Brucc Bower, in Science News (Dec. 5, 1998), 1719 NSt., N.W., Washington, D.C. 20036.Objectivity is a fighting word in the cur- rent "science wars." Postmodernist sociolo- gists and philosophers claim that it's only asocially constructed idea masking scientists'shared assun~ptions and self-interested drivesfor power and prestige. Scientists themselves insist that it is a scientific lodestar. What both sides tend to ignore, maintains Science News writer Bower, is the history of...
large cluster of public buildings that may have been a temple complex, as well as a pebbled street running through the settlement." The houses and the street are arranged exactly the same way in 10 successive layers of occupation, yet most of the vegetative remains and all of the animal remains were wild. In short, the occupants of this fairly large and highly stable settlement subsisted mostly on hunting and gathering. That "goes against every paradigm we have ever had," Guillermo Algaze of the University of California, San Diego, points out.
A further assault on the Neolithic Revolution has come from researchers using new techniques involving tiny plant fossils to study early agriculture, Pringle says. Their work has pushed back the dates of both plant domestication and animal husbandry around the world. While some villages in the Near East came into existence before agriculture, settlements in many other regions came thousands of years after crops. Either way, the strong causal link between farming and settled village life that archaeologists have long imagined seems to have snapped.
In Search of Objectivity
"Objective Visions" by Bruce Bower, in Science News (Dec. 5, 1998), 1719 N St., N.W., Washington, D.C. 20036.
Objectivity is a fighting word in the current "science wars." Postmodernist sociologists and philosophers claim that it’s only a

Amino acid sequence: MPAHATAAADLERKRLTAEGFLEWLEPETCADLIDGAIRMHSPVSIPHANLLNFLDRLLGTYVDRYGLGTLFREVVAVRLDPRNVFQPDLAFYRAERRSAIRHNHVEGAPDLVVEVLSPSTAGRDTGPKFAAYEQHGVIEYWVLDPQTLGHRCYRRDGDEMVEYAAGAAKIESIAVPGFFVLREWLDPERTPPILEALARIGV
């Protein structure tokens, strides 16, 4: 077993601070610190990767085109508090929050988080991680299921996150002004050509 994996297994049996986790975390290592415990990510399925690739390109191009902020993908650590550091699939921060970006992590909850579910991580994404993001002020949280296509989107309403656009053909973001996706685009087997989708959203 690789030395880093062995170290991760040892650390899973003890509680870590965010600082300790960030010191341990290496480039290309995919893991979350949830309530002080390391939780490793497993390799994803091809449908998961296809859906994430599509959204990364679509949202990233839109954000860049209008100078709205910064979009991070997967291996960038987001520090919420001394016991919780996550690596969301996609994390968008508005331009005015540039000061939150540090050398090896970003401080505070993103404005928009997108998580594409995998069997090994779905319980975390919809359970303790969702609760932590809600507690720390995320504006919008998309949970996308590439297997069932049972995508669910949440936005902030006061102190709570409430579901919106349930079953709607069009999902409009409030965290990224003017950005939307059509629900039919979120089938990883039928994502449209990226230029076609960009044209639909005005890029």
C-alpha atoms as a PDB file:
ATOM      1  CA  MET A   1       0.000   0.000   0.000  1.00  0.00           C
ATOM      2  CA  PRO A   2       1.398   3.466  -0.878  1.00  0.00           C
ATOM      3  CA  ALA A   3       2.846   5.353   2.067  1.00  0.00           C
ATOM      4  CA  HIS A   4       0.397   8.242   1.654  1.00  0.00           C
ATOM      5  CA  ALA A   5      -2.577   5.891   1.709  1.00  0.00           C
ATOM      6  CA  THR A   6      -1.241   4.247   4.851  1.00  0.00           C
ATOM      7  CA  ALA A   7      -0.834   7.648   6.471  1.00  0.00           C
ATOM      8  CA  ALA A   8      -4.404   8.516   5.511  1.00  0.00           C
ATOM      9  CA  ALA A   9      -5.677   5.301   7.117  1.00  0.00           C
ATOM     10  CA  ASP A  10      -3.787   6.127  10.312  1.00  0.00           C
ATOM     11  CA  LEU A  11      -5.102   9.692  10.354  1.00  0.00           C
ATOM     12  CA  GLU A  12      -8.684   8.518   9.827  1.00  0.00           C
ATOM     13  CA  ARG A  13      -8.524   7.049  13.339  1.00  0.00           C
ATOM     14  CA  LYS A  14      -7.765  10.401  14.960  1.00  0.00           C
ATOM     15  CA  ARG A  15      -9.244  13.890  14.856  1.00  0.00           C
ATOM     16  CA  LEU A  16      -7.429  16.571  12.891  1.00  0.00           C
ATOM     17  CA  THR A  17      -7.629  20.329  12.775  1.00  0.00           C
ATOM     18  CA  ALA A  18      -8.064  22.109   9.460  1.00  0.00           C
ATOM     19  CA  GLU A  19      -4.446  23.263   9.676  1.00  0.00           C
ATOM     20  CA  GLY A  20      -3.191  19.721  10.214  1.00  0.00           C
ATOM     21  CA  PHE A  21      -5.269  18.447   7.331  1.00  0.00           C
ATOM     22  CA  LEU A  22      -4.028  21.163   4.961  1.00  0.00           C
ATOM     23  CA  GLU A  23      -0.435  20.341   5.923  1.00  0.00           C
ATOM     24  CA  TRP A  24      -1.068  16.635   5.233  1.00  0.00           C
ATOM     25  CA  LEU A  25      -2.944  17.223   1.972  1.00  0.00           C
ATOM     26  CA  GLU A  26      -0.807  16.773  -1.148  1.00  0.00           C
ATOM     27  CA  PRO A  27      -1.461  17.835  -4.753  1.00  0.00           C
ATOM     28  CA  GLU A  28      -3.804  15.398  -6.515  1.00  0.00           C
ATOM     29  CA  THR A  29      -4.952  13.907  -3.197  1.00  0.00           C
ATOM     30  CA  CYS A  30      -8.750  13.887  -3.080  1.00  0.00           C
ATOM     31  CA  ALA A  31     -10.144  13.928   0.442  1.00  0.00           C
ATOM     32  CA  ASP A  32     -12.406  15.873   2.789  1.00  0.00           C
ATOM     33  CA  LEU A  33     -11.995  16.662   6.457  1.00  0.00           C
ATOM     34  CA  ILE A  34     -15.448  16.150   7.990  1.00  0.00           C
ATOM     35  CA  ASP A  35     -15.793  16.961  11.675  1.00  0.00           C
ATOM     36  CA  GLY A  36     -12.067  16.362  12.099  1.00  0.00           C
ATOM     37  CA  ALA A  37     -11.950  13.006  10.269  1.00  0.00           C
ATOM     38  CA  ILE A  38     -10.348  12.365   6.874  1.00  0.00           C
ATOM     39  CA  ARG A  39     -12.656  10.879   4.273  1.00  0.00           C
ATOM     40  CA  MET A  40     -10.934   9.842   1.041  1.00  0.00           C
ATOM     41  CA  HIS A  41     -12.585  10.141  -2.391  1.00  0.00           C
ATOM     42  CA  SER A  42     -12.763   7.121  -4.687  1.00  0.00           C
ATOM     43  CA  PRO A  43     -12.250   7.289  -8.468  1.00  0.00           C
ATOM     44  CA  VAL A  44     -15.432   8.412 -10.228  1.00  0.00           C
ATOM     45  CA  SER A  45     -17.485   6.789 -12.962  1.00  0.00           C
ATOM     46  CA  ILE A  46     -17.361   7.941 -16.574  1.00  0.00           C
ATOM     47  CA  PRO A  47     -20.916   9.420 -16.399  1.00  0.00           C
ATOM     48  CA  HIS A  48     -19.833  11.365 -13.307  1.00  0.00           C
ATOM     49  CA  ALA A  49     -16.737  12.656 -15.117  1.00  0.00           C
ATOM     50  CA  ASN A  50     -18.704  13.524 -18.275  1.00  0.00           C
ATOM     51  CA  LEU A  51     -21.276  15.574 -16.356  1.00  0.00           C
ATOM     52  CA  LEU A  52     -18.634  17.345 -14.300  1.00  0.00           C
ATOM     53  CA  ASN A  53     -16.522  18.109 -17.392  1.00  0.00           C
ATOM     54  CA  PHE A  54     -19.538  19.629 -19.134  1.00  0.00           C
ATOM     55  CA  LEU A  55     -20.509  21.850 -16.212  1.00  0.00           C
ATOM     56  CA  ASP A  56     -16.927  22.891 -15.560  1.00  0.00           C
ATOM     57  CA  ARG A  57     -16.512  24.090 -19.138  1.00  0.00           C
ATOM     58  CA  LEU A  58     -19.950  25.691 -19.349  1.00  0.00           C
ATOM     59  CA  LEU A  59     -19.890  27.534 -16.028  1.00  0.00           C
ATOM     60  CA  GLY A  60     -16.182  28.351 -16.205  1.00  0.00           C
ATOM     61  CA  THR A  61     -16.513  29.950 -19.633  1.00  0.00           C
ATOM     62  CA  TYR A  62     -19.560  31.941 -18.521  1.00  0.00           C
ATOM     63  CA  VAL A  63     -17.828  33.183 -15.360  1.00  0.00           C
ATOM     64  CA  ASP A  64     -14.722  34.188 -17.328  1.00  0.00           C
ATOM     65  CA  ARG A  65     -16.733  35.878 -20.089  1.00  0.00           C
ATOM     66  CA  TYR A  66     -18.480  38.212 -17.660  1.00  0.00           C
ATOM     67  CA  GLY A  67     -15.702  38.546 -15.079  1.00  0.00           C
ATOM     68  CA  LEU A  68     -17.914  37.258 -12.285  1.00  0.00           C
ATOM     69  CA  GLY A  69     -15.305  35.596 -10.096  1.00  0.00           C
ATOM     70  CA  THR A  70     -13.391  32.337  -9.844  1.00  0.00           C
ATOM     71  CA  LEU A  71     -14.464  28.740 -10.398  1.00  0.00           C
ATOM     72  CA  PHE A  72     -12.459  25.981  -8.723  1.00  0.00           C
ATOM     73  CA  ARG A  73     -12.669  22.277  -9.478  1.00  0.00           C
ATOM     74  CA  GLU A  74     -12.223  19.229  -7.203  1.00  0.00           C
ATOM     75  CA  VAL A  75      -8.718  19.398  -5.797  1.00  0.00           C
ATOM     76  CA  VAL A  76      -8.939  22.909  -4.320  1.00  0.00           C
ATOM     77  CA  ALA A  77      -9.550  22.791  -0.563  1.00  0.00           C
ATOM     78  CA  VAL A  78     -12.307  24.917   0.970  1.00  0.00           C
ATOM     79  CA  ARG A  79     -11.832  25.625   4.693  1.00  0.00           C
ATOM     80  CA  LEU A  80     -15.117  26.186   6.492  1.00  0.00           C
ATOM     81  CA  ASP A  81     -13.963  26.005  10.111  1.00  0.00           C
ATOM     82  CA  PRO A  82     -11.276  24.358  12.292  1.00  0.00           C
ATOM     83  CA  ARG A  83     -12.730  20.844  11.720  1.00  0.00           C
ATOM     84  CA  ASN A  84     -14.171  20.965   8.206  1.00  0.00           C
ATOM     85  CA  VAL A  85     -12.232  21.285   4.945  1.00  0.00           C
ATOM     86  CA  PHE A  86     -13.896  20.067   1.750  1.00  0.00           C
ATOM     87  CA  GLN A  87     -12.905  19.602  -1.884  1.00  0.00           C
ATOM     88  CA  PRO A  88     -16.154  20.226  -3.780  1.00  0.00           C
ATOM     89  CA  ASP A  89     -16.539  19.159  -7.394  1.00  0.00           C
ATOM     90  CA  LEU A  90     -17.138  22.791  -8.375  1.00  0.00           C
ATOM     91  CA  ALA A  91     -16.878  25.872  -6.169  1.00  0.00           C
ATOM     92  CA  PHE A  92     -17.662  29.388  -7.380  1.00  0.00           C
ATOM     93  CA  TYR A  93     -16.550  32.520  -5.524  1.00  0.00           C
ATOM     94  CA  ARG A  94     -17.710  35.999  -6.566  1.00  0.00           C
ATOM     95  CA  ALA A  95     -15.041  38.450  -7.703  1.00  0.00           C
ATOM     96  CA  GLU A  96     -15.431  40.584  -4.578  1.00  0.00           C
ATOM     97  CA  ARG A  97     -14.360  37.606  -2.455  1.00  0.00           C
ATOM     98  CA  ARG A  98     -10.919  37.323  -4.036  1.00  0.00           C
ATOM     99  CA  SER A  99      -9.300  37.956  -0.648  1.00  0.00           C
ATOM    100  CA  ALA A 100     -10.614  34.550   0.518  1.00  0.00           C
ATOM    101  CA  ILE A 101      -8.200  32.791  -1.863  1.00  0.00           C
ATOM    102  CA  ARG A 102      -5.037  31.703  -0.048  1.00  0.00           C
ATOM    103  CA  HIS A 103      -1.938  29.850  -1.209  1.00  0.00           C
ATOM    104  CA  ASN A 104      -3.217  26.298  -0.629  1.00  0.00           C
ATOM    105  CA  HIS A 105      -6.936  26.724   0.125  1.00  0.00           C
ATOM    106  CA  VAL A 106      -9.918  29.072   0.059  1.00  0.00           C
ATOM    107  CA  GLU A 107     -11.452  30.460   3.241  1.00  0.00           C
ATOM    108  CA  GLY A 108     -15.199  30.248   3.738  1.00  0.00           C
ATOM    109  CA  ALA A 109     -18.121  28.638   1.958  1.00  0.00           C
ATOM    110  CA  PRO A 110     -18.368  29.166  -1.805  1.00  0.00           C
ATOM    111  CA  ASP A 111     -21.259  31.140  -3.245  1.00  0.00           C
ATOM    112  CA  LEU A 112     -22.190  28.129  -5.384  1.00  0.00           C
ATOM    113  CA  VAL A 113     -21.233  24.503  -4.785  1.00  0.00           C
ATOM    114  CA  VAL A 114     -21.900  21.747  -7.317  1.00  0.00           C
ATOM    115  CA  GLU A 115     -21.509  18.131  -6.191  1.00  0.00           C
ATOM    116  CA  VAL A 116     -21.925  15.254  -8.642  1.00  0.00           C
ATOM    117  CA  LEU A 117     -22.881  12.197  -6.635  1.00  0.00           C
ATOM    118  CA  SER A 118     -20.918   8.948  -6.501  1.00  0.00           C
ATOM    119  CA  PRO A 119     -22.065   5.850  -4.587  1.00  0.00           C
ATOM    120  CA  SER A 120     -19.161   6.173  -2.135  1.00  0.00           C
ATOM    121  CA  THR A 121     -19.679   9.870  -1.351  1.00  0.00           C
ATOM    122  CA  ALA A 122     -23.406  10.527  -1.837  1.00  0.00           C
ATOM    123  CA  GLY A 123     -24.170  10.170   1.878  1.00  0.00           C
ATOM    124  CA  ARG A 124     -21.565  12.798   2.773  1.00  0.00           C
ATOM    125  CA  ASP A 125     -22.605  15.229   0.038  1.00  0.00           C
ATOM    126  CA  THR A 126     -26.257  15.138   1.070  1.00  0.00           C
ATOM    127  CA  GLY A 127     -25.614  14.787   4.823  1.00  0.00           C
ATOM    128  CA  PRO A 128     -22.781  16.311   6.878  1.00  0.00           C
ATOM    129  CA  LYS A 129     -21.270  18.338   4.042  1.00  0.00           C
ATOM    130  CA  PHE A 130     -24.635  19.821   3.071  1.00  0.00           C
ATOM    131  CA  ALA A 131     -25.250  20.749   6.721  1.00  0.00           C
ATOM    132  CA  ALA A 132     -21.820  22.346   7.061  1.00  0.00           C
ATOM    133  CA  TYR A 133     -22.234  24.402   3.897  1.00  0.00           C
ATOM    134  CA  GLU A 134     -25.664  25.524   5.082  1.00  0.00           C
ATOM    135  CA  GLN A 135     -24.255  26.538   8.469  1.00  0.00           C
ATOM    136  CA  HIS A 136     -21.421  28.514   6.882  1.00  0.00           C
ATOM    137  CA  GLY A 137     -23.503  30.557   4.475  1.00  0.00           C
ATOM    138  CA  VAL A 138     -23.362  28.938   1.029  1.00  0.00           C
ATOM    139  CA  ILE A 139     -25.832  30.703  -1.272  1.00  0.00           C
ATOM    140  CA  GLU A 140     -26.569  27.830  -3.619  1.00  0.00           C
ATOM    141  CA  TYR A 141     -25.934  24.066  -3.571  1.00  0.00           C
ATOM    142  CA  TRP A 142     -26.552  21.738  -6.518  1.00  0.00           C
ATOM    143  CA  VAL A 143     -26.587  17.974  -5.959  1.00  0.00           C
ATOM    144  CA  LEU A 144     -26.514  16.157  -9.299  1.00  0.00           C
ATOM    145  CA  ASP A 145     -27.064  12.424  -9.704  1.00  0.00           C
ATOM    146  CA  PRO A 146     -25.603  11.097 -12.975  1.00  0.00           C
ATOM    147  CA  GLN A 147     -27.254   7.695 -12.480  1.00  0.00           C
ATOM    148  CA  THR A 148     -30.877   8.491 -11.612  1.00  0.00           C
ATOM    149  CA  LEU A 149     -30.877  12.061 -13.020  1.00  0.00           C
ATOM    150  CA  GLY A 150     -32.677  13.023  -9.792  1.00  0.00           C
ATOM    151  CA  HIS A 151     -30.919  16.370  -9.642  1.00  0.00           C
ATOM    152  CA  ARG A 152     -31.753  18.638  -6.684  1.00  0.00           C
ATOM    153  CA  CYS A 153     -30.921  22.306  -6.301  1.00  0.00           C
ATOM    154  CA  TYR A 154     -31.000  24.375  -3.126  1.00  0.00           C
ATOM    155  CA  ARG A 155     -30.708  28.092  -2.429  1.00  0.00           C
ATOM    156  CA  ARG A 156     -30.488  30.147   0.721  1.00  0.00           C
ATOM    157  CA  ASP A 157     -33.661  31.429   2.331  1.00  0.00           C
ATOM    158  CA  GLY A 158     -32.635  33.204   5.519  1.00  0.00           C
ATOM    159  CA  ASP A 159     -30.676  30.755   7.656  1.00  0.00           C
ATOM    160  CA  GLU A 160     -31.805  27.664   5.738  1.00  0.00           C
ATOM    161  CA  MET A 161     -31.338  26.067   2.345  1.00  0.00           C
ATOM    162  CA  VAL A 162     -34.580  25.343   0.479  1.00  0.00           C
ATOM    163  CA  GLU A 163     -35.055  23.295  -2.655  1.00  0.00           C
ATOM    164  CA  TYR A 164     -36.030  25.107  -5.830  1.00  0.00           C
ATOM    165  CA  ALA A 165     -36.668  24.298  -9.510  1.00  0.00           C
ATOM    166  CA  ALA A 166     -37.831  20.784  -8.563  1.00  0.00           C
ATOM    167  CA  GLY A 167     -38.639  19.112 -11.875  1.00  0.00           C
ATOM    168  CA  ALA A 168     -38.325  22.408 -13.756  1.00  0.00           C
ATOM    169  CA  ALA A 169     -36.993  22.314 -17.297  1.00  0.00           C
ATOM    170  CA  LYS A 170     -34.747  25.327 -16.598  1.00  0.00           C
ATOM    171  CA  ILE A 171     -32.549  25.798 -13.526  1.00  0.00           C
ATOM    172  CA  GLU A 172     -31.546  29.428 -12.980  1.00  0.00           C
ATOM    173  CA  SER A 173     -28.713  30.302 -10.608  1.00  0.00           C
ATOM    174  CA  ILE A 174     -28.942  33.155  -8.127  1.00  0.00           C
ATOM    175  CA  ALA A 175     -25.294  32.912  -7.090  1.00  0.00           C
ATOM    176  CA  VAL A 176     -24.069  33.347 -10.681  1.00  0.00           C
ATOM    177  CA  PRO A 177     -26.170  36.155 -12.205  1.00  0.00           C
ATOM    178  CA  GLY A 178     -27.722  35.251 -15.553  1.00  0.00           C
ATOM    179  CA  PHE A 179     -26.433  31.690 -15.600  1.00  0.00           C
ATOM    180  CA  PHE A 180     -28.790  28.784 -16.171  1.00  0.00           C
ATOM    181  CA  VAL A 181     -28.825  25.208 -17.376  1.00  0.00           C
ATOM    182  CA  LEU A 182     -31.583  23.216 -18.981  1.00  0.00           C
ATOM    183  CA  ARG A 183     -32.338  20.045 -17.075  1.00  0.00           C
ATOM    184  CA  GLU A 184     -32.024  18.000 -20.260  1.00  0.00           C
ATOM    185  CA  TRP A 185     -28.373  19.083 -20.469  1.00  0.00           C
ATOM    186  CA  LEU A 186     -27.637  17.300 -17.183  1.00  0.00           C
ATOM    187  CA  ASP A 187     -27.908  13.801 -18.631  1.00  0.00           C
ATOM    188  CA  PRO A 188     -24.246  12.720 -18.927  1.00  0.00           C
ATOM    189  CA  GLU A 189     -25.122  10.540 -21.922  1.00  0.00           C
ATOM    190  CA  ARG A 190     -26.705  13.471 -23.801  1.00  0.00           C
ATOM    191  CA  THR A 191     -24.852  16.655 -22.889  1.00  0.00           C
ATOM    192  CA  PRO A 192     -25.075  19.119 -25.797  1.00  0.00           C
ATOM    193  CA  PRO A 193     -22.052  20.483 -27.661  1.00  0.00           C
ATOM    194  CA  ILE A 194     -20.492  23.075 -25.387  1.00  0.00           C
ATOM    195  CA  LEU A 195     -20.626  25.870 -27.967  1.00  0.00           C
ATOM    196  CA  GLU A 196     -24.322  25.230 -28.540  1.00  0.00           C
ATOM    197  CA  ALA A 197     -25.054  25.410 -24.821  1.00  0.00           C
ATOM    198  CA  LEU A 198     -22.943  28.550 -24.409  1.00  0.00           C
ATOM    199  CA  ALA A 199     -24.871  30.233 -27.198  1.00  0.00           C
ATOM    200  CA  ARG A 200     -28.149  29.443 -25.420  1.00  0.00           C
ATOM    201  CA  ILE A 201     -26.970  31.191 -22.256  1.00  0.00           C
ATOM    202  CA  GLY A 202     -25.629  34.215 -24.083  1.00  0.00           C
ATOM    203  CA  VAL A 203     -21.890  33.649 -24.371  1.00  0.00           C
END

A drawing from Bernhard Albinus’s 1747 Tabulae Sceleti et Muscolorum Corporis Humani. Albinus felt the elaborate backgrounds gave his engravings a three-dimensional effect.
socially constructed idea masking scientists’
shared assumptions and self-interested drives
for power and prestige. Scientists themselves insist that it is a scientific lodestar. What both sides tend to ignore, maintains Science News writer Bower, is the history of objectivity in science. In assuming that objectivity has one fixed meaning, many on both sides of the science wars are making a mistake, historians tell him. "Objectivity has had and continues to have different meanings," says Lorraine Daston, director of the Max Planck Institute for the History of Science in Berlin. Among its modern ones: empirical reliability, procedural correctness, emotional detachment, and absolute truth. The term objectivity "did not acquire its current cachet in science until the 19th century," Bower points out. Eighteenth-century scientists relied more on imagination, especially the informed imaginations of acknowledged geniuses such as Dutch anatomist Bernhard Albinus. His 1747 atlas of the human body portrayed not the skeletons he had carefully reassembled but an "improved" depiction based on his insights. Between about 1830 and 1920,
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according to Peter L. Galison, a historian of science at Harvard University, that sort of approach declined, as scientists sought to remove overt signs of imagination—now the province of poets and artists—from their work. They were pushed by both the collapse of major theories (e.g., the Newtonian theory of light) built the old way and the availability of new devices, such as the camera. In this new era of "mechanical objectivity," it was thought better to illustrate atlases, for example, with a blurred photograph of a distant star or a fragment of a fossil than to present an imaginative reconstruction.